Adult placements and person-centred approaches
The current situation: Facts and figures
In a recent study(6), Sylvia Barnard found that there were 130 adult placement schemes in England supporting around 5,000 carers. These carers provide services to more than 6,500 service users comprising:
- 71 per cent people with learning difficulties
- 17 per cent older people
- 8 per cent people with mental health problems
- 4 per cent people with physical disabilities.
The survey also found that local authorities run 86 per cent of schemes, whilst 14 per cent are managed by charities. Most carers are white women over the age of 35. The survey calls adult placement a 'valued model of social care', 'increasingly recognised as a valuable and flexible service option'.
Although the majority of carers and users are of white ethnic origin (85 per cent), comparisons with census data 'suggest a higher representation of people from ethnic minorities among adult placement carers than the general population'. This suggests:
Some minority ethnic groups are experiencing difficulties in accessing adult placement carers'.
Most schemes (83 per cent) offer long-term care, and about half provide short-term or respite placements.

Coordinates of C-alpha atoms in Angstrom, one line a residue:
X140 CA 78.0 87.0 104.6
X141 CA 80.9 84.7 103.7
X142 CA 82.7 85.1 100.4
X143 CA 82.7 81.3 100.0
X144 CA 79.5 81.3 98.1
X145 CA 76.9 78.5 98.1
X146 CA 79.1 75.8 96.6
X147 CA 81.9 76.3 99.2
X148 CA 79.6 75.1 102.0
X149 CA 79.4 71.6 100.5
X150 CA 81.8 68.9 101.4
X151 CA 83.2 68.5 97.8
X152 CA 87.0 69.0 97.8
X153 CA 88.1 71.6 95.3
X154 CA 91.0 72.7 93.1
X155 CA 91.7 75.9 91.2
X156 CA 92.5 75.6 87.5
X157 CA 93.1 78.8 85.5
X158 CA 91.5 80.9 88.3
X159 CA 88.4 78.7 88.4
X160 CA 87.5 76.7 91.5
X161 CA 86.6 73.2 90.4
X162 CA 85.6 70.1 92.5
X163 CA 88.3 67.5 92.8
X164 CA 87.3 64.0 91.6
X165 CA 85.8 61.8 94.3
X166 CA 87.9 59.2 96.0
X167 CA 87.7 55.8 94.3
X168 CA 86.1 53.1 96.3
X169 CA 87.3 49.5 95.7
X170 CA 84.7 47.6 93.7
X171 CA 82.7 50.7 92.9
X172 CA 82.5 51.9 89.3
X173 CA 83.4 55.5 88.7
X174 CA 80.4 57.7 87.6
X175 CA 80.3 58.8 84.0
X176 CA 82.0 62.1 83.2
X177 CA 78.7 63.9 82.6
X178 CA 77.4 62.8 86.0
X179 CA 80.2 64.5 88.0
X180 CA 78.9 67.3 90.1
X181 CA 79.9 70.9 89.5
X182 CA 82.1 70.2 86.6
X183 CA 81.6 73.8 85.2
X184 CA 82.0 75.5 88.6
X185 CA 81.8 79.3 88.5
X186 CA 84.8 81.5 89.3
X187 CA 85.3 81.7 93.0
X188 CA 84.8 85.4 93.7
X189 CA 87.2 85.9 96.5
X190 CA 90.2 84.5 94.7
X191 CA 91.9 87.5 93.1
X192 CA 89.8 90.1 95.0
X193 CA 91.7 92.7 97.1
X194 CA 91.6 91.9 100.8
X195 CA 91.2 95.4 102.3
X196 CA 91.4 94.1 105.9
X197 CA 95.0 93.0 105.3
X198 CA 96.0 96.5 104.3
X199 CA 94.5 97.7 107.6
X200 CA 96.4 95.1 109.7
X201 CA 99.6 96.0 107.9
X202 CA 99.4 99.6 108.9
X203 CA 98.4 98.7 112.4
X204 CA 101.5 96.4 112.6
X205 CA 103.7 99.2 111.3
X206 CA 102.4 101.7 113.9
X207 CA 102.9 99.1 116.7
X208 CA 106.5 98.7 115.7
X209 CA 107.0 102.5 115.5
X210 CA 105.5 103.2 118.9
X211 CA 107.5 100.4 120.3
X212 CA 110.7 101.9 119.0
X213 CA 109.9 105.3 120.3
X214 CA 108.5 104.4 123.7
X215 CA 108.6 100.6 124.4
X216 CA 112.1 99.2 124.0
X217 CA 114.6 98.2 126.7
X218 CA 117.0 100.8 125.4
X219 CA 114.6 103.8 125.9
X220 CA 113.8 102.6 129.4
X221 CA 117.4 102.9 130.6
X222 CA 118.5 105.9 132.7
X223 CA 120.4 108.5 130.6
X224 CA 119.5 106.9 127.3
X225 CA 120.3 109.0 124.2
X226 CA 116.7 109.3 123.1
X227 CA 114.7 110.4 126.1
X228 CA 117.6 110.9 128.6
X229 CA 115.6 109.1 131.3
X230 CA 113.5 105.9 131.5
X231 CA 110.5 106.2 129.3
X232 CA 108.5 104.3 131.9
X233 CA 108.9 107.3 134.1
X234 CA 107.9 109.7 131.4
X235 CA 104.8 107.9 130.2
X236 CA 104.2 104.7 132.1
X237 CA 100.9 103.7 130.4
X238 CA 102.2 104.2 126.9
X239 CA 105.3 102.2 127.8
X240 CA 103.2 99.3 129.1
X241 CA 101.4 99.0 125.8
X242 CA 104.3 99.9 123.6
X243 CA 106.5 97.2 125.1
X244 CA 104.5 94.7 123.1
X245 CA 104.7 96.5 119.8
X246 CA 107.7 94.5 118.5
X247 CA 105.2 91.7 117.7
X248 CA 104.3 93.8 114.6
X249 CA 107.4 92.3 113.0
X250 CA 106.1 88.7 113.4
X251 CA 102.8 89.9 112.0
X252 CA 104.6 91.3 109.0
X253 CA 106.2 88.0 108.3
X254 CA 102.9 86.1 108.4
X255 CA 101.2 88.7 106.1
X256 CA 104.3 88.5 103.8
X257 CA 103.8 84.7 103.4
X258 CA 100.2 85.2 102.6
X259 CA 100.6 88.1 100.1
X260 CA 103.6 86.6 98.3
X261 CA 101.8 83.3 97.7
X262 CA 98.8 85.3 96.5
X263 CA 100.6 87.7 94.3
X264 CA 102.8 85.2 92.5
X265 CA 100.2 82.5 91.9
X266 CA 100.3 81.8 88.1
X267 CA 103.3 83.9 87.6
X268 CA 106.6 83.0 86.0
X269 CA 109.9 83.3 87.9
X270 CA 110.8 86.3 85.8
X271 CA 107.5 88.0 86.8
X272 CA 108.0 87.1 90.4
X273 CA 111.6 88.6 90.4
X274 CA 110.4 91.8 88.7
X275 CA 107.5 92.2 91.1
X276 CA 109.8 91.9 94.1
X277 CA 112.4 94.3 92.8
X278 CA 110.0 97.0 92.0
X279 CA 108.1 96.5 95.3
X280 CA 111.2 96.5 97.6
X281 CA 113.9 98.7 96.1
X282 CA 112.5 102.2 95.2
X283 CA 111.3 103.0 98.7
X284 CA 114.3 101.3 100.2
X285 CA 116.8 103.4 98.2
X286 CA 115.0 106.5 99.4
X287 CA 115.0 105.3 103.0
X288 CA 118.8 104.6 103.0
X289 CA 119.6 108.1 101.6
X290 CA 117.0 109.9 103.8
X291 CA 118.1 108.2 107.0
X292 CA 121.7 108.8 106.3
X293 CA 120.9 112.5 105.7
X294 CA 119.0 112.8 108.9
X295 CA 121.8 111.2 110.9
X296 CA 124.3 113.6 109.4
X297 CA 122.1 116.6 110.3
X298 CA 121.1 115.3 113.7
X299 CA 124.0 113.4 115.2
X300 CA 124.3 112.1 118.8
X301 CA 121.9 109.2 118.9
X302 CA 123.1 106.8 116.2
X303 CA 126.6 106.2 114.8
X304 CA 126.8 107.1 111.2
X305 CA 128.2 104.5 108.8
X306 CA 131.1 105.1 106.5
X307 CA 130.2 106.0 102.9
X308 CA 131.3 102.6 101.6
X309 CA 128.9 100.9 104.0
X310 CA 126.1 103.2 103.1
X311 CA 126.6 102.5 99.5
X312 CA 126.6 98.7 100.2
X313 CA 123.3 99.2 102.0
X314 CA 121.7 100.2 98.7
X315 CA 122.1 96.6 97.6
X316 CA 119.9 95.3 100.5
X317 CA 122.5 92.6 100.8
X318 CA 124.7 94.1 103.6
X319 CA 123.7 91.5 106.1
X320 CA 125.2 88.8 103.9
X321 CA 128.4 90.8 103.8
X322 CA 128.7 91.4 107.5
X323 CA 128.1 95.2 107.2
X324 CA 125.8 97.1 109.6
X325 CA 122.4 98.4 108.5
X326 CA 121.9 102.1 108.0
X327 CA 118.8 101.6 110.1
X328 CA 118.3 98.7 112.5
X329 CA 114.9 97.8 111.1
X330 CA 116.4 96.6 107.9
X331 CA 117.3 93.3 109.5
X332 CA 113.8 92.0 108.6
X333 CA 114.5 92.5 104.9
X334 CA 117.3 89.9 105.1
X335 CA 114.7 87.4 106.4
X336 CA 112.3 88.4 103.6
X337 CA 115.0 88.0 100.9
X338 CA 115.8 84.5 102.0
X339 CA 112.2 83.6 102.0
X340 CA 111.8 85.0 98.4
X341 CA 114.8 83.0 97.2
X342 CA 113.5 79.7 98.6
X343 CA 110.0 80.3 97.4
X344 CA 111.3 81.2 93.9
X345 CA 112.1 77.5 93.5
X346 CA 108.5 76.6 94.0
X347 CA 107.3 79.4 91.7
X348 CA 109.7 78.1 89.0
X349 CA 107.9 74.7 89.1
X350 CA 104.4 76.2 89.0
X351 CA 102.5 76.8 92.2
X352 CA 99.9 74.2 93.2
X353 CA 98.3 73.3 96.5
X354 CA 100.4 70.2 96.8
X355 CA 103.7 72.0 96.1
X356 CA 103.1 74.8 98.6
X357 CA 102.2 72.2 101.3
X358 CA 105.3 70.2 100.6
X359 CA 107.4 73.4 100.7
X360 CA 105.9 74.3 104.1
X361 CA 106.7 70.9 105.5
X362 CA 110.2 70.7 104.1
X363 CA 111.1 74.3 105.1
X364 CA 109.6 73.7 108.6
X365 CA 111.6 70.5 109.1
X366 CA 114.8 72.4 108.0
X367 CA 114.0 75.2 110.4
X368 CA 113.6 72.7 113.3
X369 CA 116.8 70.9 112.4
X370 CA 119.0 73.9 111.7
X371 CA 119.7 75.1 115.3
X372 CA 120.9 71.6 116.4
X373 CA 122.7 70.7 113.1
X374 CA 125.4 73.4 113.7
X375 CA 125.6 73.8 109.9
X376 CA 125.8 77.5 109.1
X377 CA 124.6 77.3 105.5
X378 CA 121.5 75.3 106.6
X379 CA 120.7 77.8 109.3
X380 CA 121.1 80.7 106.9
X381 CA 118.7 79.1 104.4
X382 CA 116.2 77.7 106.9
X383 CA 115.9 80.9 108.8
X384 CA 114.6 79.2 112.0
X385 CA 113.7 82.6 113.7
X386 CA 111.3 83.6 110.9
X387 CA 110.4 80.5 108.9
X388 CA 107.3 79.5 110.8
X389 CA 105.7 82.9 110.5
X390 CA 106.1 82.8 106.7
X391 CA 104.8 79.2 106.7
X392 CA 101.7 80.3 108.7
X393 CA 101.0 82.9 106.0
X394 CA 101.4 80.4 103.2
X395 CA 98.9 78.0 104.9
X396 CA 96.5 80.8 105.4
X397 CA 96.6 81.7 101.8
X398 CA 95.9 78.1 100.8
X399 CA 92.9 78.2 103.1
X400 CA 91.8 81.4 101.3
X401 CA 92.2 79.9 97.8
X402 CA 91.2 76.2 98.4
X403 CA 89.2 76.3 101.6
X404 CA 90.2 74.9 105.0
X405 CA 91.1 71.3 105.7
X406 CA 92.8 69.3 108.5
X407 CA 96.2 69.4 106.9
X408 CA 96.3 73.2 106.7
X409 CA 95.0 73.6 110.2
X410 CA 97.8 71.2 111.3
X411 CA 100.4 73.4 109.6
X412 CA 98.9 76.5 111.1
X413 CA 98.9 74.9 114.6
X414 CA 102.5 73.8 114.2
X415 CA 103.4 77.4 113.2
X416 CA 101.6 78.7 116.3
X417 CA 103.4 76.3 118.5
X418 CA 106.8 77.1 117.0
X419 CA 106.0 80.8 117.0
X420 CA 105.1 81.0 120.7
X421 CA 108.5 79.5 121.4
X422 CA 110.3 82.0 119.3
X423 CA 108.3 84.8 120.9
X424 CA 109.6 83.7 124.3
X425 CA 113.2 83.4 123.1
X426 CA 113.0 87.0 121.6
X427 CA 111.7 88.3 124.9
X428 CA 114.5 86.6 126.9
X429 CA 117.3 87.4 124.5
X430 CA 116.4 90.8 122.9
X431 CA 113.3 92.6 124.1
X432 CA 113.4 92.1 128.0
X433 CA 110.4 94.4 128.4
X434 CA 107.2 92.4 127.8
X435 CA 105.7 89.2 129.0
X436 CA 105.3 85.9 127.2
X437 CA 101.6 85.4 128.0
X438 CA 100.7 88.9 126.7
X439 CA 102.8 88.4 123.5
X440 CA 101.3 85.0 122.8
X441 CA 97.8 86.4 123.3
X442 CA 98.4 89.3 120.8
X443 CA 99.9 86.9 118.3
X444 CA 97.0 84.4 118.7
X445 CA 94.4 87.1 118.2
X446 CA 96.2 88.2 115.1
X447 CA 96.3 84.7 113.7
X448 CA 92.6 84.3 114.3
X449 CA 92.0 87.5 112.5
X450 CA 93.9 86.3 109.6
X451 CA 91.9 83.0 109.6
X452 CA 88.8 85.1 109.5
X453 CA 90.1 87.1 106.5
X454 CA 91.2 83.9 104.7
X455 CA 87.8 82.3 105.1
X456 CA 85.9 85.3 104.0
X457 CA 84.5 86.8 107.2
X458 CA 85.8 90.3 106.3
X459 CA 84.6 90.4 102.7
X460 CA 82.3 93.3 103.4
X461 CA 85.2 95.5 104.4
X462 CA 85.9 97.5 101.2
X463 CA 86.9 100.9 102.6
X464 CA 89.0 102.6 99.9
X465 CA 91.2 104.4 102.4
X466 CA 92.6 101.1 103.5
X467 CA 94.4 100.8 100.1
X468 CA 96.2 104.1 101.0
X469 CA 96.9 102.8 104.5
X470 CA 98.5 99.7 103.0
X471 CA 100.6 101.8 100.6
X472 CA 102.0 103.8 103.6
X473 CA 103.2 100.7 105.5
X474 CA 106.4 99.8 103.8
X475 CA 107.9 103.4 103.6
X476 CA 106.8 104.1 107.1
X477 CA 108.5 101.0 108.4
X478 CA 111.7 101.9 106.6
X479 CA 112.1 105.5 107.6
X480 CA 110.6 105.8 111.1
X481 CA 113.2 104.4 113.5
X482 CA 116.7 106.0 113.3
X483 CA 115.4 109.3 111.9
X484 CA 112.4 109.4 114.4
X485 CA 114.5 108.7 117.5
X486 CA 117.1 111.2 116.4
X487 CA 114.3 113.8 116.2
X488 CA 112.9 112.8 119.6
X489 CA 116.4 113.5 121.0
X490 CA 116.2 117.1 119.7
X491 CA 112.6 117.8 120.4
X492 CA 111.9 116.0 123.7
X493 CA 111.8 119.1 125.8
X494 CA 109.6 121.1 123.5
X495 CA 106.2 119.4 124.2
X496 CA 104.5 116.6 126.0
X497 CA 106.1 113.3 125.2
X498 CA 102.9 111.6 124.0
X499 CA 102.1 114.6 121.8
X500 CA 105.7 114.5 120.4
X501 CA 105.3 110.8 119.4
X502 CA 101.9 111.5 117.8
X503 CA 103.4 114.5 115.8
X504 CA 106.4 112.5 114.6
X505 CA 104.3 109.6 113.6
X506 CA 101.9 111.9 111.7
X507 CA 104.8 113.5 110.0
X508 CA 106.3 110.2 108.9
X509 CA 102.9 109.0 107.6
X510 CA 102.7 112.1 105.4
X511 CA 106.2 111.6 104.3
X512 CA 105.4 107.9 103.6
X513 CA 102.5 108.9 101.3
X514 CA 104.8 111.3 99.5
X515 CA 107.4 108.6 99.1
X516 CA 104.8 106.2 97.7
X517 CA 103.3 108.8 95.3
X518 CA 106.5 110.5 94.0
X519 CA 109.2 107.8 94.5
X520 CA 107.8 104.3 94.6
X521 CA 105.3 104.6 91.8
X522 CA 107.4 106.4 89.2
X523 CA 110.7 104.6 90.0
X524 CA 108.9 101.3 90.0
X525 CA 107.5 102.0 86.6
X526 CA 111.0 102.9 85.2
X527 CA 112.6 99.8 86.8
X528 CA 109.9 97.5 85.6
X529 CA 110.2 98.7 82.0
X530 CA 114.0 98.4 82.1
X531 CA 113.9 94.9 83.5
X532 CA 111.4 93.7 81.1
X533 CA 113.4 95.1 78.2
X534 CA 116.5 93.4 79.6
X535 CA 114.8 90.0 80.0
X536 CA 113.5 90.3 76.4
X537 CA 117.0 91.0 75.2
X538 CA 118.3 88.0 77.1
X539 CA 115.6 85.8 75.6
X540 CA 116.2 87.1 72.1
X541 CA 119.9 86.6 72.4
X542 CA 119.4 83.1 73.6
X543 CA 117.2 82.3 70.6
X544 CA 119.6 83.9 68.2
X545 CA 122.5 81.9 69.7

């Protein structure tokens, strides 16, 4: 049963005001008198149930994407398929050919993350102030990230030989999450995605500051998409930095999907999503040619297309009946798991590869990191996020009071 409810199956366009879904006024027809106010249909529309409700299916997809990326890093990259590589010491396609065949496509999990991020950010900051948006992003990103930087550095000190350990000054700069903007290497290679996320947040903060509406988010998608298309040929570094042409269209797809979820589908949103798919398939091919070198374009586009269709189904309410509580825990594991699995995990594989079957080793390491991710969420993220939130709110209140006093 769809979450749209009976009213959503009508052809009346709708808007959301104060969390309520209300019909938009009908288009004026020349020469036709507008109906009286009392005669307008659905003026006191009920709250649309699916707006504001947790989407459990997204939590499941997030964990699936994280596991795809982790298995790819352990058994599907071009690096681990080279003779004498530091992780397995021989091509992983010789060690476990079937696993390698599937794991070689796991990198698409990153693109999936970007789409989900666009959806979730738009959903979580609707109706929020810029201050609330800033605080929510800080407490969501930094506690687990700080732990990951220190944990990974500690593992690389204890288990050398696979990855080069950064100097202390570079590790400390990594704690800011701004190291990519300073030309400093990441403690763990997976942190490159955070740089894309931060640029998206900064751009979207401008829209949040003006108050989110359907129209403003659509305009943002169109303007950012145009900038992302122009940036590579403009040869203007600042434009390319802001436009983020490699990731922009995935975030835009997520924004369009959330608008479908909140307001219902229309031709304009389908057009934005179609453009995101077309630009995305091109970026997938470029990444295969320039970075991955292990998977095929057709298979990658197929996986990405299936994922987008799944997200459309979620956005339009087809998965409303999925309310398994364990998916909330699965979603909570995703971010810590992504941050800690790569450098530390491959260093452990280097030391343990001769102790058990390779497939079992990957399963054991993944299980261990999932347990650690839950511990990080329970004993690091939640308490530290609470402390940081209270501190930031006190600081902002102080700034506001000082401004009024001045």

Long-term care is the most common form of service provision for people with learning disabilities (34.9 per cent) and for people with mental health needs (24.7 per cent), while older people and those with physical disabilities are most likely to receive short-term care or day services in the service user's home.
Qualification levels of staff compare favourably with the rest of the social care sector. About 80 per cent of adult placement workers already have an appropriate care qualification. However, the majority of the 130 adult placement scheme managers are currently unqualified and only 12 per cent of carers have met the Skills for Care induction standards (although the majority were approved before the introduction of these standards). All schemes report difficulties accessing training for carers.